The first iPS cells were produced by inserting the 'pluripotency genes' (Oct4, Klf4, Sox2 and c-Myc) as part of a viral vector that integrated into the cells' genome. Amazingly, the inserted genes in the iPS cells shut themselves off as the reprogramming process was completed, and the cells reactivated their own pluripotency genes to maintain the pluripotent state. Also, the exact sites of insertion for the transgenes did not seem to matter. These observations hinted that reprogramming might be possible without needing to insert additional genes. What if it would be possible to just reactivate cells' own dormant pluripotency genes?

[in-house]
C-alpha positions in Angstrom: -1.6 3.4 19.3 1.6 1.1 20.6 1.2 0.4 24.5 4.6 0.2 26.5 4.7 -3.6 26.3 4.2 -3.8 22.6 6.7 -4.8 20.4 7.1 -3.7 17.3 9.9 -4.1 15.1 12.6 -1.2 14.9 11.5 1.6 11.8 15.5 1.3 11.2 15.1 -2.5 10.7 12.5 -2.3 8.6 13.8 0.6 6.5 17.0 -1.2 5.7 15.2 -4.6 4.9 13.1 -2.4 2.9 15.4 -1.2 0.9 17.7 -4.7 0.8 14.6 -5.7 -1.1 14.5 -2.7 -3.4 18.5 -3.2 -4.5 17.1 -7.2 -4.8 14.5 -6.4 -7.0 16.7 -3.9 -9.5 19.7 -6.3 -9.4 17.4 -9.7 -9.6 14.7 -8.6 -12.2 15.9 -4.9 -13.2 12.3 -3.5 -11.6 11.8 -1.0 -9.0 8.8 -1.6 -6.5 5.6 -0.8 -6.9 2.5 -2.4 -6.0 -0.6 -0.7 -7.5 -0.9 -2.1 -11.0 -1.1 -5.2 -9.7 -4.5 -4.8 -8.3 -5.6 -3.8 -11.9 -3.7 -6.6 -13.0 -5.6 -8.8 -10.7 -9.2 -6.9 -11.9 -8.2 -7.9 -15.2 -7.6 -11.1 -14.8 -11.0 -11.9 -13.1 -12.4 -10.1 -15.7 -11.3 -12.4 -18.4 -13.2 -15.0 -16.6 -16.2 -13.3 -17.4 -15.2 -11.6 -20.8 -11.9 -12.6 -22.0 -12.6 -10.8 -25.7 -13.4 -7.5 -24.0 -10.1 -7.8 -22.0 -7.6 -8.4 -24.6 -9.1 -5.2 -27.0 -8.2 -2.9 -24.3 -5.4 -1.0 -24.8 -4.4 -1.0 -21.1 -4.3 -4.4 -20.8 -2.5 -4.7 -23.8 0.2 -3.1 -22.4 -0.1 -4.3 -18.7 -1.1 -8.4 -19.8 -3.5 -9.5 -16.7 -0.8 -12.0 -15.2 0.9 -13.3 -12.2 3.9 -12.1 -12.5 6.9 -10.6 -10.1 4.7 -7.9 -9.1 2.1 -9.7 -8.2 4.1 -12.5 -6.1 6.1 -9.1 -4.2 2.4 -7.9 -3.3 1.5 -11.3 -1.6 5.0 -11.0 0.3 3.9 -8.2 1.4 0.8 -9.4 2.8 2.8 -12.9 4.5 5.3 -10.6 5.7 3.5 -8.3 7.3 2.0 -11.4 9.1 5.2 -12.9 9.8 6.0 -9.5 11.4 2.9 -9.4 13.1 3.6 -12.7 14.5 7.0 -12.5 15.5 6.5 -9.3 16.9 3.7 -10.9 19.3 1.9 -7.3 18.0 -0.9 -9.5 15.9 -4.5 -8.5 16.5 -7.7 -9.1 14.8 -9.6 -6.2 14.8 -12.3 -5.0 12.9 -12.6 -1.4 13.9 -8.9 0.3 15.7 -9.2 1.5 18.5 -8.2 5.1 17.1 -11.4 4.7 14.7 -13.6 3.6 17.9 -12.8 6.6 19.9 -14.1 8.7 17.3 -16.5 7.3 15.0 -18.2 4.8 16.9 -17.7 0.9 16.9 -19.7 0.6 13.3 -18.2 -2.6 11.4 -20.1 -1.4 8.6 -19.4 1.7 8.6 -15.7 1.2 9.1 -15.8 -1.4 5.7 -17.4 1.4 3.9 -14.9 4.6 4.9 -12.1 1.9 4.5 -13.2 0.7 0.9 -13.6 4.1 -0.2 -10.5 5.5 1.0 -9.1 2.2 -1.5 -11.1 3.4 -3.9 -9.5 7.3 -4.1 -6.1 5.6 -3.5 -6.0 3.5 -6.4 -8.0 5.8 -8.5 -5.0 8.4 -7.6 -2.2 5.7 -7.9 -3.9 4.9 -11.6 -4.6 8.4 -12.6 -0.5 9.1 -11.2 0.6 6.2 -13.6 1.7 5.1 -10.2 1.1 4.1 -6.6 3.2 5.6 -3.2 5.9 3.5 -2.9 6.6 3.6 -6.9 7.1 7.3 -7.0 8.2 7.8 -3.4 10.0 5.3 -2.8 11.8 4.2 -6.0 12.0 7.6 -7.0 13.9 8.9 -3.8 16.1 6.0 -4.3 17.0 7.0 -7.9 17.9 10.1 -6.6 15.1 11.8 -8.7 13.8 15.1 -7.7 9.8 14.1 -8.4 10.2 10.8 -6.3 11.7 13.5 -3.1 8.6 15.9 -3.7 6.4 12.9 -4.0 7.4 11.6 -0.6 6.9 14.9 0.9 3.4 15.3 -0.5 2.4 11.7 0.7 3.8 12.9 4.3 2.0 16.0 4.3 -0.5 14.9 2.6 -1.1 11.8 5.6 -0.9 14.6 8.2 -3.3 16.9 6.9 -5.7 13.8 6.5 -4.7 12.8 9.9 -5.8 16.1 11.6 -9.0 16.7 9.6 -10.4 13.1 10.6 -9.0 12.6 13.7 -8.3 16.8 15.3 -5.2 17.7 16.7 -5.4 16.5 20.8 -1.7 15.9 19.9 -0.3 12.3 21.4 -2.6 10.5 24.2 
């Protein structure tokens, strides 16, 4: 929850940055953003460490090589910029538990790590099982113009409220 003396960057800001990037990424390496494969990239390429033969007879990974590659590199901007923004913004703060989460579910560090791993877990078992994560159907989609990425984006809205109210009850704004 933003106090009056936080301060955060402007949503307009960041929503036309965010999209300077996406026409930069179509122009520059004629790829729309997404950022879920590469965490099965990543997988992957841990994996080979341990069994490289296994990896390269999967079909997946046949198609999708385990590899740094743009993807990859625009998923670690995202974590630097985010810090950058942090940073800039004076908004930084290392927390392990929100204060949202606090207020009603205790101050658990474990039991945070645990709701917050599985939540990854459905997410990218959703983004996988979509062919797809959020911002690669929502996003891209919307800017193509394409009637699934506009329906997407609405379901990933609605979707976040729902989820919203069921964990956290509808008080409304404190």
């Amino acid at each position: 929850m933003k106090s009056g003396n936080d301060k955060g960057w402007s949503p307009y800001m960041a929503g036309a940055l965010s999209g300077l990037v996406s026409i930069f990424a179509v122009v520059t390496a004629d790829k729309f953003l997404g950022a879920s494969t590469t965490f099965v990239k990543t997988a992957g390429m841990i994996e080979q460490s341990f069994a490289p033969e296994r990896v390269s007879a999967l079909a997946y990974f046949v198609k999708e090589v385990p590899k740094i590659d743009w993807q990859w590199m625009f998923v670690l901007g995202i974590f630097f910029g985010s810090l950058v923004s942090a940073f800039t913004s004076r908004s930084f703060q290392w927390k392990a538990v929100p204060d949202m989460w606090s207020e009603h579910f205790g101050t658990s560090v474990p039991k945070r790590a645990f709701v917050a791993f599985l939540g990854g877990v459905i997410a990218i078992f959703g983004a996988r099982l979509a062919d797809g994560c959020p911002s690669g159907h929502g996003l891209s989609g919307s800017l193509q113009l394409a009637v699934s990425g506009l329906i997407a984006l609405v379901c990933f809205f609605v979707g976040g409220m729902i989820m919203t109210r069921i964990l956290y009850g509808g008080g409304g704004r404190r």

Having to use transgenes to obtain pluripotency is undesirable if the cells are destined for therapy, because of the potential risks of the process. How safe will the reprogrammed cells be? What if one of the inserted genes has knocked out an important tumour suppressor gene? The use of viral vectors means the resulting iPS cells, however well they perform, would be unlikely to be passed for medical use. Thus, 2008 and 2009 saw a race for new techniques to sidestep these problems. Viral vectors that did not integrate into the cells' genome (and whose DNA was rapidly degraded), as well as nonviral plasmid vectors, were shown to work, as were vectors that could insert themselves into the genome and then snip themselves out again when reprogramming was complete17,18,19,20. Other techniques supplemented genes with small molecules, whittling the genes required from four to three, then two21, and, at least in neural stem cells, to one22. In the spring of 2009, researchers finally showed that you could reprogram cells using small molecules and engineered proteins — without adding any introduced genetic material at all — albeit with very low success rates23,24.